And there I saw my dreams take off, away from me, not towards me. I had a free ticket, I had a letter of invitation, and they wouldn’t give me the visa. They are asking me for something I could not produce. I was shaking. I left, I didn’t make a scene, I go to a pay phone, I call collect from the streets in Brazil to Washington, DC. “They still insist on an I-20. I don’t know what to do and I am already late for the trip. I was supposed to be already in Maine and I am very sorry but I . . . .” I was crying; I was completely out of it. He kept asking, “What? Do you know English?” because I was speaking in English, I knew how to speak in English. He was like,

“Where did you learn English? You have never been to United States before? You never left Brazil before?” “No, I have never.” He kept going around these questions. I took the four-hour bus back. I go home, and one of my sisters looks at me and says, “You know why he is doing that to you, don’t you? Color.” I don’t know. I don’t want to say he was prejudiced, but he wouldn’t give me the visa.

So a doctor is coming down, through the same organization, he is coming down, and they call me up and they say “We are sending an I-20.” I’m like, how are they doing this? But any way, but the doctor gets there. There was a torrential rain, water gets into his briefcase, he gives me the I-20, it’s smudged with water. One of my sisters decides to go to the consulate with me because she was afraid I would just collapse if they denied me the visa. An American professor was there at the same time and said “I will go with you.” And he takes the 4-hour overnight bus with me, a theater professor from the University of Maine, Minor is his name and he takes the bus with me. I am walking and I am shaking. I have lost weight by now because this thing is not happening overnight. Okay? I am looking at the form and I don’t see a signature on it. I’m like,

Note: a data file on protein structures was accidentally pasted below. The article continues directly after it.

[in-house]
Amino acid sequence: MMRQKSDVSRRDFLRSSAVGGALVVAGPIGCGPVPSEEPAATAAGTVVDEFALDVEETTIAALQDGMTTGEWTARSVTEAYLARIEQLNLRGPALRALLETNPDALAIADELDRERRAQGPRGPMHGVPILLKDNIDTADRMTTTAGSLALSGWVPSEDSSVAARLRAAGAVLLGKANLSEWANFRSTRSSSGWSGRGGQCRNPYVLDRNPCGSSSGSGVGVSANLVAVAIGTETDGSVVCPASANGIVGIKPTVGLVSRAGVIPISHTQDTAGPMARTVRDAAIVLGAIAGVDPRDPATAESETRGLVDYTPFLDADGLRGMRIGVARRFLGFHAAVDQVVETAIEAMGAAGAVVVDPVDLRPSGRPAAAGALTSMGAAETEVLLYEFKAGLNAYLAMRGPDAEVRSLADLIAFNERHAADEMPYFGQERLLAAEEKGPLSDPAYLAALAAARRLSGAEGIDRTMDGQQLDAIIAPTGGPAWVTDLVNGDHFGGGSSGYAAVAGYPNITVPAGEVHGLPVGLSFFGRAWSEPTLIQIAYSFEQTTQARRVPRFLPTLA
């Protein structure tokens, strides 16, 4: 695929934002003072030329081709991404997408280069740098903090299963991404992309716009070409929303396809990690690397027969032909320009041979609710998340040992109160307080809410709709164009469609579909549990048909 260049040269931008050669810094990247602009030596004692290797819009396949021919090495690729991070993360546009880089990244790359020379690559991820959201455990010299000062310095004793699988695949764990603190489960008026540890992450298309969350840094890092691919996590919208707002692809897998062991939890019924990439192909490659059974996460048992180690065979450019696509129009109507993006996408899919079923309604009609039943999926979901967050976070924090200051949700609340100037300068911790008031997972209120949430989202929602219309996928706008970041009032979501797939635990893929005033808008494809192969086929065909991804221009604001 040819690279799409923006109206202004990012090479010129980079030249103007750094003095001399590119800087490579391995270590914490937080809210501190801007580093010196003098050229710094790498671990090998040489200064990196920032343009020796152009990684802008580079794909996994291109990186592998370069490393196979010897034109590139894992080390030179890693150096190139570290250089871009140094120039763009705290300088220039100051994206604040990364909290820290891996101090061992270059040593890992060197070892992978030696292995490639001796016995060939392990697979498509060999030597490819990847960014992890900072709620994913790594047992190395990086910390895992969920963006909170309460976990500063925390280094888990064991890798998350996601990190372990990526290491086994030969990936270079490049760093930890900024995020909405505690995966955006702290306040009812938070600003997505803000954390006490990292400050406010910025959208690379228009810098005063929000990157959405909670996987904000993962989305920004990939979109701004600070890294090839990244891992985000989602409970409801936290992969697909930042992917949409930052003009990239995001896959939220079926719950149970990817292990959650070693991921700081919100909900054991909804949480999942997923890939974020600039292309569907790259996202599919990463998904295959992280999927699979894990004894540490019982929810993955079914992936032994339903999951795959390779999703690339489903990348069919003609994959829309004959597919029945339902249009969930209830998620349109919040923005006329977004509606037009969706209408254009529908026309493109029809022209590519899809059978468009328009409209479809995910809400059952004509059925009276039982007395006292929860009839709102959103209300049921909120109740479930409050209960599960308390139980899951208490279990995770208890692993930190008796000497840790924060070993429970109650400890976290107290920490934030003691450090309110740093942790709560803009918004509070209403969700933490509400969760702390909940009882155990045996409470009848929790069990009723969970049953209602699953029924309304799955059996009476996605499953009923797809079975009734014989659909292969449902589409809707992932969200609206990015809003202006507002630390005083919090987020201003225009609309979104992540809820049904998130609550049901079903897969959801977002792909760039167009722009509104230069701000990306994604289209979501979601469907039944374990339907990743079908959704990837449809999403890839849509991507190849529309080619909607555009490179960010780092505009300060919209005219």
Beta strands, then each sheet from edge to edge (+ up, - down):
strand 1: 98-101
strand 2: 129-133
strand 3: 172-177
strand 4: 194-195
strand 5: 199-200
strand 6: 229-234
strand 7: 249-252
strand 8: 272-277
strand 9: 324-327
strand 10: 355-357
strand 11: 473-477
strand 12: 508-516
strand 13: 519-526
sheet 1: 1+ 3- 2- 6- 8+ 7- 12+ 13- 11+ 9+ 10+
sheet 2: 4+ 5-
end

“They didn’t sign this, this is not going to work,” and Minor said, “Don’t worry about that, let’s walk in there.”

I walk in there, wait, everything all over again. I am praying and I am doing everything I can to funnel the energy to the right direction. They take my stuff in, they come back and what the man says exactly is, “This is not valid, there is no signature.” I am like, “They didn’t sign the I-20. Minor, they didn’t sign the I-20!” Minor was taking a nap- 4 hour overnight on a bus, so he is like snoozing. “Minor, there is no signature.” Minor stands up and takes a pen out of his pocket and signs the thing in front of the consulate secretary. The consulate secretary goes, “You have the power to do this?” and he rushes in and Minor says, “Yes, I do, I am here representing the organization.” They rush inside, “Well, the Consulate would like to have a word with you, Sir” they tell Minor. I stay outside with my sister. Minor is gone for a minute, two minutes, three minutes. I am shaking and I can even feel it now telling you the story. I am like, what is going to happen? He has signed a thing he has no power signing.

Ten minutes…the door opens, Minor comes out! I look at him like, “Huh? Did you get it!?!” He grabs my elbow, he is like, “Let’s leave right now.” My sister gets up, we start walking across the lawn towards the gate, and he hands me the passport and says, “Welcome to the United States.” I open it, and there is my visa, there is my visa!

“How did you do this?” He said, “Well, I told him what the organization was all about, I told him that such and such a politician would be very thankful for his help in assuring that people can go across borders in this organization without any issues and I told him that I would make sure that you would come back in three months.” Ha, ha, ha! It’s been 22 years! The I-20 he insisted on having, it was from a university that I actually enrolled myself in with a four-year scholarship. That was just the beginning. I have been in here in United States for 22 years telling stories. Thank you.

The American Visa: A Saga in 3 Acts